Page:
Satisfied with how the .30 caliber (7.62mm) machine gun plugs came out, I glued the L-shaped parts to the upper hull:
If you look at the photo above, you’ll see how the vertical side to the left of the opening is doubled. That’s way too thick, so I scraped the inner panel away, which resulted in a more scale thickness.
As more parts were cleaned up, pouring stubs removed, and parts dry-fitted, I came to the realization that somehow I managed to put the floor and walls in the wrong position; they were too far forward. The first step to fixing that was removing all three parts and then reattaching them correctly:
The idea of doing ten track links a day worked well. Most of that tedious task I wasn’t really aware of. I sat there, drinking coffee and drooling, while my fingers did a mindless task…and now that task is done (and I’m still mostly mindless):
The early M3s had riveted hulls (and turrets, but the turrets switched to all-welded construction before the hulls were switched) and the inside of the hull had straps of steel that supported the hull plates and gave the rivets something to attach things to. Since those sections can be easily seen through the front lift-up hatches, I cut .015″ (.381mm) styrene into strips and used Archer’s rivet decals to add that detail:
More rivets will be added to the exterior, but given how fragile they are once laid down, I’ll wait until later and as close to painting as can be.
One of the things I want to do with this build is to add a light to the interior. The battery and switch will go into the space where the engine would be, and the LED is going here, not finding any references as to where, or even if, the actual tank had a light, I put it at the upper right side rear bulkhead. That little yellow rectangle is the LED; I had the choice between cool white and warm white and I went with the warm white to replicate a 1940 light bulb:
I tested the amount of light that TINY thing puts out (an impressive amount) and, once everything is painted white inside, that should be enough light without overdoing things:
The tray on the floor next to the co-driver’s seat held two .30 caliber (7.62mm) ammo cans on end. The resin part was too small for the cans I’ll be using, so I made one from .015″ (.381mm) styrene scrap:
Frequently while I’m building things (usually what I know how to do), my mind ponders things I’ve yet to do (usually what I don’t know how to do). In this case, I want to backdate the turret from the D58101 turret that came with the kit which is more appropriate for an M3A1:
To the earlier D39273 turret which is more appropriate for an M3:
To do that, I’m using the turret from the old Tamiya M3 kit, #3542. I had intended on using the top of that turret to replace the top of the turret that came with the Academy kit. Then I realized that doing it that way would leave me with an internal seam that would need to be filled and sanded. Being an internal seam, doing that, though possible, would be an ass-pain. Instead, I decided to assemble the Tamiya turret to the extent where I could cut the commander’s cupola off as a unit and then graft it onto the Academy turret.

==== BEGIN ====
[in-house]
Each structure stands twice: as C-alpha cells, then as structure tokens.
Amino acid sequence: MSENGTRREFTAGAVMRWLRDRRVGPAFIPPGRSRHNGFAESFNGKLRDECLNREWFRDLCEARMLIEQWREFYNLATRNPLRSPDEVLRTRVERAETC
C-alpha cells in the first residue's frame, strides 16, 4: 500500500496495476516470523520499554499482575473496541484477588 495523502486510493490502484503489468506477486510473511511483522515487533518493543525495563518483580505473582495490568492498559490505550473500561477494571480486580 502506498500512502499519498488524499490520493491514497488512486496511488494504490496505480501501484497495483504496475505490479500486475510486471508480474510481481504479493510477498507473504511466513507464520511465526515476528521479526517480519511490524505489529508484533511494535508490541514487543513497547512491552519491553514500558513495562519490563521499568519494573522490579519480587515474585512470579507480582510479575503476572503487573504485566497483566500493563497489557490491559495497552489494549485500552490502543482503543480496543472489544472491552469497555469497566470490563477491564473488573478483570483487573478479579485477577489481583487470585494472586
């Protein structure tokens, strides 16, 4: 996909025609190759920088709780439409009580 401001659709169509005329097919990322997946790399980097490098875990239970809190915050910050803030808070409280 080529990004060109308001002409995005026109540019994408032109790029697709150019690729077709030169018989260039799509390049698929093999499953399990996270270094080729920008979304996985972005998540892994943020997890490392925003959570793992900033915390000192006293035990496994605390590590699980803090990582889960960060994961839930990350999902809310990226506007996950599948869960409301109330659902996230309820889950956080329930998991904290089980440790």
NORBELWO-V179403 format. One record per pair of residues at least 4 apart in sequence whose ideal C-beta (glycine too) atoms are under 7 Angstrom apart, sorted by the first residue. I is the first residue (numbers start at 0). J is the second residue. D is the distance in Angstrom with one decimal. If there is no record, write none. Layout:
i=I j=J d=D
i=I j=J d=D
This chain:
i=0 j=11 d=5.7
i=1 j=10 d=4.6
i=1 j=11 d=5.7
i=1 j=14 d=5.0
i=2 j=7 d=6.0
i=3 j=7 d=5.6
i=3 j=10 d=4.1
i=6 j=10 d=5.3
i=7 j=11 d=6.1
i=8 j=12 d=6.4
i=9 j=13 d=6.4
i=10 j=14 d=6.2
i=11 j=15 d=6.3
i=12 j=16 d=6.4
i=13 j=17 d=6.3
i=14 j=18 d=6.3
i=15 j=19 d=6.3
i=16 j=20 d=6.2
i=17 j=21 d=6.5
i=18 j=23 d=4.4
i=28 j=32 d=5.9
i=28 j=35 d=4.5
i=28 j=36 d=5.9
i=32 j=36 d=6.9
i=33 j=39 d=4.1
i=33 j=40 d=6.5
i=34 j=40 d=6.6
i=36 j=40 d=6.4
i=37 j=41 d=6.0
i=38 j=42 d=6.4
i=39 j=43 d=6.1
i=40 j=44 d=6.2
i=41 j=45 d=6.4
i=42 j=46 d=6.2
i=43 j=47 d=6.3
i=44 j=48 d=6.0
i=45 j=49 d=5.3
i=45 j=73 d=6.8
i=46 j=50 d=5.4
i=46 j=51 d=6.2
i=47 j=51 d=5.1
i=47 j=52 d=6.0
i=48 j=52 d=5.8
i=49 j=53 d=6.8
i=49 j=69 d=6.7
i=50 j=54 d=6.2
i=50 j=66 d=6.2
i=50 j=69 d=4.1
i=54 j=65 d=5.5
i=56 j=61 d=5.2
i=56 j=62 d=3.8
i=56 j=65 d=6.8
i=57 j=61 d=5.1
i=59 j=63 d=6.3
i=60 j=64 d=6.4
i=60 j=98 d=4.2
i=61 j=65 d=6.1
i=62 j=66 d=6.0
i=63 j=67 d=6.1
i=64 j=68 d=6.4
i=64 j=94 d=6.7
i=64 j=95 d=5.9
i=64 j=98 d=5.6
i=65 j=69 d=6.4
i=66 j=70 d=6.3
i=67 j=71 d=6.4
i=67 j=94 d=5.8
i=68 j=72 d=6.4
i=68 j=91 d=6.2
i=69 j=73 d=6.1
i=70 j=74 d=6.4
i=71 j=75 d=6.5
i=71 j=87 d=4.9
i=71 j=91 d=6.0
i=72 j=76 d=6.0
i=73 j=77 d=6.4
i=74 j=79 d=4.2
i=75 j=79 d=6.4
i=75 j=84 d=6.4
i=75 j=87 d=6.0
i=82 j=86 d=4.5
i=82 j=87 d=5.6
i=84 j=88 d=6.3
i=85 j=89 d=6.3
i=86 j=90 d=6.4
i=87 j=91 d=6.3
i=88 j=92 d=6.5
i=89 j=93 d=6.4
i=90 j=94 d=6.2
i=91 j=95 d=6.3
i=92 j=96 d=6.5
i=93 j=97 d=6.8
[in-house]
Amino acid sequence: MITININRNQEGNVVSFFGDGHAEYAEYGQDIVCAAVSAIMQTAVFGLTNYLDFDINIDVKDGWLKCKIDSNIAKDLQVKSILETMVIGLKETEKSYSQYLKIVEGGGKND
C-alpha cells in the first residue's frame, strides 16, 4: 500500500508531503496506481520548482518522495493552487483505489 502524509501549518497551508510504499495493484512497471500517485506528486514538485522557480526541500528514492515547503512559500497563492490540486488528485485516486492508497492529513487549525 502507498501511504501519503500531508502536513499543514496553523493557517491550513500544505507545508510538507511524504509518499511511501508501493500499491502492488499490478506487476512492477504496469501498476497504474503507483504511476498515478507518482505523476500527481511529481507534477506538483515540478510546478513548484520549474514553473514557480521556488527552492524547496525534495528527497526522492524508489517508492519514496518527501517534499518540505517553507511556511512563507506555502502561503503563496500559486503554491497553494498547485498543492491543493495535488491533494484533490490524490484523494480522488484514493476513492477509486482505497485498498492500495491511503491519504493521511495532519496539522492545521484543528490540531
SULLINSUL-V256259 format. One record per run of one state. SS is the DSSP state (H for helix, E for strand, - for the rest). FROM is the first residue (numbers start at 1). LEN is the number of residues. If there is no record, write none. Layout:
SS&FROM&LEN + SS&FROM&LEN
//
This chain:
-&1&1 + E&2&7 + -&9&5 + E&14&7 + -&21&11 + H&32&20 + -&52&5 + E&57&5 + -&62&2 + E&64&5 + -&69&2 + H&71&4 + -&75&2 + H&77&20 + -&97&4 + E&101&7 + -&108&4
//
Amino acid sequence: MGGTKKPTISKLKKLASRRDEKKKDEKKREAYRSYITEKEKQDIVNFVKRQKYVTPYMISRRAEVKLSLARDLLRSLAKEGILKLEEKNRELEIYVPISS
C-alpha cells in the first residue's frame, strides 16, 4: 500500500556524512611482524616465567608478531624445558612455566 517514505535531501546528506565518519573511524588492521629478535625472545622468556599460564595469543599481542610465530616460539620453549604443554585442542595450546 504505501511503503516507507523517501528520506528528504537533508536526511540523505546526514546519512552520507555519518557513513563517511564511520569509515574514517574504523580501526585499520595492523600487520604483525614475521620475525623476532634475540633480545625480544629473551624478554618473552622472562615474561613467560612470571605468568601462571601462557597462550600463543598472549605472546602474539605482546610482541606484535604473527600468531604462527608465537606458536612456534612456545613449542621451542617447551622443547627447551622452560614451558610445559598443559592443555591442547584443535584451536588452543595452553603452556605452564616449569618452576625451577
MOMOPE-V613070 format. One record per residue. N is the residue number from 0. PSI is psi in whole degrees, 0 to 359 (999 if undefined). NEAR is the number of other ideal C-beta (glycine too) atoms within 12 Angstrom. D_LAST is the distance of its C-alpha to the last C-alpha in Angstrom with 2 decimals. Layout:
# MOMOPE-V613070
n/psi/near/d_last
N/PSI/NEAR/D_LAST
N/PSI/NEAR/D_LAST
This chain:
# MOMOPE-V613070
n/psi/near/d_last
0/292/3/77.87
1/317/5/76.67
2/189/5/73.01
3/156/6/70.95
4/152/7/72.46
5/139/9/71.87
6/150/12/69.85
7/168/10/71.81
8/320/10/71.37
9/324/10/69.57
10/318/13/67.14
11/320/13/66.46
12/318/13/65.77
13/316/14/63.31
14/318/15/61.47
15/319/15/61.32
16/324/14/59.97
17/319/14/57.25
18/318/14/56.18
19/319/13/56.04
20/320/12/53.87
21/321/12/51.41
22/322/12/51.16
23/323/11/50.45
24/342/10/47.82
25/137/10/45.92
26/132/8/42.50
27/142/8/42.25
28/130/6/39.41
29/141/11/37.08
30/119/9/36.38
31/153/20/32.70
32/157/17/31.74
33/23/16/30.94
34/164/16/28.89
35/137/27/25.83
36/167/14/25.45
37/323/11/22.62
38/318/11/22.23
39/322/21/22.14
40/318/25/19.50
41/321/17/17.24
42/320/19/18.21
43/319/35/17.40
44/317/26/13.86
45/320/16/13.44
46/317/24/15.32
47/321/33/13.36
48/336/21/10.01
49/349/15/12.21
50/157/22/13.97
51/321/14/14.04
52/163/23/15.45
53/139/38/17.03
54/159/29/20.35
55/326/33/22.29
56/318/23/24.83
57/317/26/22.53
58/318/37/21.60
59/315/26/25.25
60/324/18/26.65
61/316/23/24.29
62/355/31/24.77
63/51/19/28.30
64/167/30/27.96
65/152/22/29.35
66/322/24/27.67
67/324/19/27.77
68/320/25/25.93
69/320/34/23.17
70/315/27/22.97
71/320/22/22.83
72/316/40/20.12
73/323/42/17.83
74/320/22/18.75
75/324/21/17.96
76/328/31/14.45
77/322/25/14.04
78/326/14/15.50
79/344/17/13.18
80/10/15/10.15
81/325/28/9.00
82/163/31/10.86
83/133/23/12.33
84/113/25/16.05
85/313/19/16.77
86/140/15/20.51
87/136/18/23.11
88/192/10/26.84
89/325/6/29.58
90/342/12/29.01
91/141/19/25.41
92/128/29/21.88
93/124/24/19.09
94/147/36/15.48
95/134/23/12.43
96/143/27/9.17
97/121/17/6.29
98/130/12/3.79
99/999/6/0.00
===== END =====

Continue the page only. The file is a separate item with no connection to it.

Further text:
So the first step is to assemble the Tamiya turret. The mistake I made, though, was using a rubber band to hold the cupola sides together. The rubber band wicked the glue to places I didn’t want glue to be:
While the glue was curing, I checked the locations of the three pistol ports. One of the changes between the two turrets was that the later D58101 turret (on the right below) had the pistol ports higher than the earlier D39276 turret had them. (The D58101 turret also had the ports arranged asymmetrically and the D39276 had them evenly spaced between the two sides.):
There are also openings in the turret top that need to be filled:
Scrap styrene does the deed for periscope locations and the loader’s hatch fills the hole it’s perfectly sized to fill:
I also needed to see exactly (or within 90-95%) where that cupola sat on the curve of the turret’s side:
With the openings filled, things got smoothed flat:
Then started cutting away the first pistol port:
More plastic from the side of the turret had to be removed as this port not only needed to be moved down, it also needed to be moved forward:
I’d initially thought that I’d have to fill the space where the port came from with styrene…which meant getting the curve and thickness correct. Then I realized that I’d just cut away an L-shaped section of the turret so that I could move the pistol port to. I tacked the port in place and added scrap to fill the kerf and added the back-dated cupola:
I added the section of the turret I’d cut away and puttied over the joints:
I puttied the top, cut out the turret top inside the new (old) cupola, then smoothed the putty:
With the cupola added, the top smooth, and the gaps around the repositioned pistol port puttied and sanded, that all looks like this:
One down, two more to do. The right side pistol port, though needing to be moved down the same amount as the left side pistol port, wasn’t as far rearward. As with the other pistol port, I used the section of turret I had to cut away to move the port as the patch for the hole left behind. The kerf was stuffed with scrap styrene, everything puttied (at least three times), and then sanded:
Two down, one more to do. This port was just moved down:
There are a few more details to do to complete the backdate transformation from a D58101 turret to the earlier D39273 turret. But, having this done, it’s now no longer hanging over my head and bugging me!